By Rabindranath Tagore
Translated by: Lopa Banerjee
Charu had gone to attend an invitation. Mandakini was tying her hair in her room. Amal entered the room, summoning his ‘Bouthan’ (sister-in-law). Manda was sure that Amal knew Charu was away for an invitation. She smiled sarcastically and said: “Oh my, who were you looking for, Amal Babu, and who did you get to see? What bad luck!”
Amal replied: “For a donkey, the straw on both the left and the right side is equally precious.” He took a seat in the room.
Amal: “Manda Bouthan, tell me a story of your village; I would love to hear.”
Amal had a keen inquisitive ear for the stories of others, which he accumulated as the subjects of his own writing. Because of this, he was not as indifferent to Manda as before. The inner workings of Manda’s mind, her history, her past sparked curiosity in him. He started to ask her about the tidbits of her life, her birth place, her village, her childhood, her marriage, in meticulous details. Nobody had ever expressed such avid interest in the small, inconsequential life story of Manda before. She was relaying her own life story with extreme jubilance; in between her narration, she would say: “I really don’t know what I am blabbering.”
Amal encouraged her. “Please continue, I am enjoying it,” he said.
Manda continued with her story. Her father had a blind steward, who would fast ritualistically as an after-effect of domestic quarrel with his second wife. Finally, overcome by irresistible hunger, he would secretly visit Manda’s home for some food and one day, as luck would have it, his wife had caught him in the act. In the midst of the story, while Amal was listening to it with rapt attention and laughing at the quirky humor of the happenings, Charu entered the room.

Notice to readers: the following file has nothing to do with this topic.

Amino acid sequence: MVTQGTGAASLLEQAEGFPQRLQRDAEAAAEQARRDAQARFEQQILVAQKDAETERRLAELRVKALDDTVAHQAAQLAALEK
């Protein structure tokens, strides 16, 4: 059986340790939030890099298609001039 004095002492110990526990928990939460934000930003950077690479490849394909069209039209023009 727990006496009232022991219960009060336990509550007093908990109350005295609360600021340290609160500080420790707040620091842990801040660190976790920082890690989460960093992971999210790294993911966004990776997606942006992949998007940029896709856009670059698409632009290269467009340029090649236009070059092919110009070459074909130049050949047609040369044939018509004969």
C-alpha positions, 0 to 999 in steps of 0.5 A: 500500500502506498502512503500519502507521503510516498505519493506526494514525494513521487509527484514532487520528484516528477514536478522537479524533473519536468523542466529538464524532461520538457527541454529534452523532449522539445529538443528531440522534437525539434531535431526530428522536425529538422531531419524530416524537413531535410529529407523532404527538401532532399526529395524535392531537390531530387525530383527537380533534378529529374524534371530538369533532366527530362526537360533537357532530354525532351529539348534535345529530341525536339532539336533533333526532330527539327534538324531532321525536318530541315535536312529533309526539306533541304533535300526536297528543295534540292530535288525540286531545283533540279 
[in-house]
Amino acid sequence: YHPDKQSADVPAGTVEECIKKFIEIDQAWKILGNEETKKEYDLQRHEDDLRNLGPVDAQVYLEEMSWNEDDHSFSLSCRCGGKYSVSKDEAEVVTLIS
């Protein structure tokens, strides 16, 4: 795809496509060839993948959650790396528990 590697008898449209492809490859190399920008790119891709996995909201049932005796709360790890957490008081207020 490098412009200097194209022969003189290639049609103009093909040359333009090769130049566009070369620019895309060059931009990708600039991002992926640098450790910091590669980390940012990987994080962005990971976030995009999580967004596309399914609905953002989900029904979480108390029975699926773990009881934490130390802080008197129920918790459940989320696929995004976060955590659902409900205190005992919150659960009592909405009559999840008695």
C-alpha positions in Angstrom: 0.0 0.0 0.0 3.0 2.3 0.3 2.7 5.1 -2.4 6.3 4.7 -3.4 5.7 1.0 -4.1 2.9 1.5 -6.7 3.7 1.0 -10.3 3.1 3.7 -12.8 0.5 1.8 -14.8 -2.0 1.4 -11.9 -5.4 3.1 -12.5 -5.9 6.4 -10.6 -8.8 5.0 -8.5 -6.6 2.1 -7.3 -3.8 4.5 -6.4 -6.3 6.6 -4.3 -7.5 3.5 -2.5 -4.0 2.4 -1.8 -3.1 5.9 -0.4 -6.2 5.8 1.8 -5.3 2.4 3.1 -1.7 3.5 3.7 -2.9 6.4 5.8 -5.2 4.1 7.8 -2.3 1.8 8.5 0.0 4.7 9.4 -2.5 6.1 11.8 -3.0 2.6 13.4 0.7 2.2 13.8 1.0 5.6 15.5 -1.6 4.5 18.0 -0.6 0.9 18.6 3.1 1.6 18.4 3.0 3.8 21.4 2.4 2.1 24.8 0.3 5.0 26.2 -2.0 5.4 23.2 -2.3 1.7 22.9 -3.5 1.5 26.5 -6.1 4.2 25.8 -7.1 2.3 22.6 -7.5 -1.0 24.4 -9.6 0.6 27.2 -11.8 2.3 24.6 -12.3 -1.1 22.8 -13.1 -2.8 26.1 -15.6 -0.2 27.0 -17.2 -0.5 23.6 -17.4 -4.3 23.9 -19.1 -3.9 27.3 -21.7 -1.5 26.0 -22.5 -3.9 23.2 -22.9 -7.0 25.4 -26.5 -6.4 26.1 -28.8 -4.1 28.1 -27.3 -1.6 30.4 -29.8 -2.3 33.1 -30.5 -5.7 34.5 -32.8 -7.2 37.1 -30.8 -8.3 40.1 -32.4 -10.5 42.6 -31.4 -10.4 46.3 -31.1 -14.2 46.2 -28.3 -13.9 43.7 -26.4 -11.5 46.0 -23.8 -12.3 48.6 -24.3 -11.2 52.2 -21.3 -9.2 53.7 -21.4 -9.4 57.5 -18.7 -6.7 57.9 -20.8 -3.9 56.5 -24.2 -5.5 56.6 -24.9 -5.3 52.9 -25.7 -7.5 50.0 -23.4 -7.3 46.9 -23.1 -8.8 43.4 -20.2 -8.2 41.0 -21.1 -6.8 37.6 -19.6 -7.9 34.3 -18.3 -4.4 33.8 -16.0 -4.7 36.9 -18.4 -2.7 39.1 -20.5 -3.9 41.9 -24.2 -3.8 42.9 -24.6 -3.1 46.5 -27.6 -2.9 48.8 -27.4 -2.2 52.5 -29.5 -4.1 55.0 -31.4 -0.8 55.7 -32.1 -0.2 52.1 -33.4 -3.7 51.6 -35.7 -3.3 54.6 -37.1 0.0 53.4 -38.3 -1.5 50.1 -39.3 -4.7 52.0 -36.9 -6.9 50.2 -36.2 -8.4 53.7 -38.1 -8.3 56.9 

The story remained scattered, disoriented. Charu clearly understood that her untimely arrival in the room disrupted a fine company.
Amal asked: “Bouthan, how did you return so early from the invitation?”
Charu said: “Ah, I see. It seems I returned a bit too early.” She turned back, in an attempt to leave.
Amal said: “Yes, thank God, you came back early. I was wondering when you would come home. Look, I have a new book to read out to you, The Evening Bird by Manmatha Datta.
Charu: “Not now, I have some work to do. “
Amal: “Then order me to do your work, I will comply.”
Charu knew that Amal would come to her with this new book; she had planned to start with her effusive praise of the author Manmatha to arouse envy in Amal, and Amal, she thought, would read out from the book in a mocking, sardonic tone. Imagining their reading session, Charu was brimming with impatience. She left the venue of the invitation untimely, feigning illness, disregarding all requests and pleas of the hosts. “It would have been better for me to stay where I was. I shouldn’t have come back here.” She thought now, several times.
But what about the shameless Manda? She was alone with Amal in this room all this while, laughing and frolicking. What would people think if they saw this? However, it was difficult for Charu to rebuke Manda regarding this issue. What if Manda reverted back with her own example of frolicking with Amal? But her association with Amal was so different altogether. She had inspired Amal to compose his writings, she had discussed literature with him, but Manda never had those objectives in mind. She had planned to entice the simpleton Amal, Charu thought, and it was only her duty to save poor Amal from this impending doom. But how would she convince Amal about the conniving plans of this crafty lady? What if that fueled Amal’s temptations further?
“Poor dada (elder brother),” thought Charu. He was toiling day in and day out with her husband’s publication and Manda was quietly contriving to ensnare Amal. Dada was spending his days, unperturbed with ample faith in Manda. How could Charu stay calm after what she had seen today with her own eyes? “How unfair!” She thought.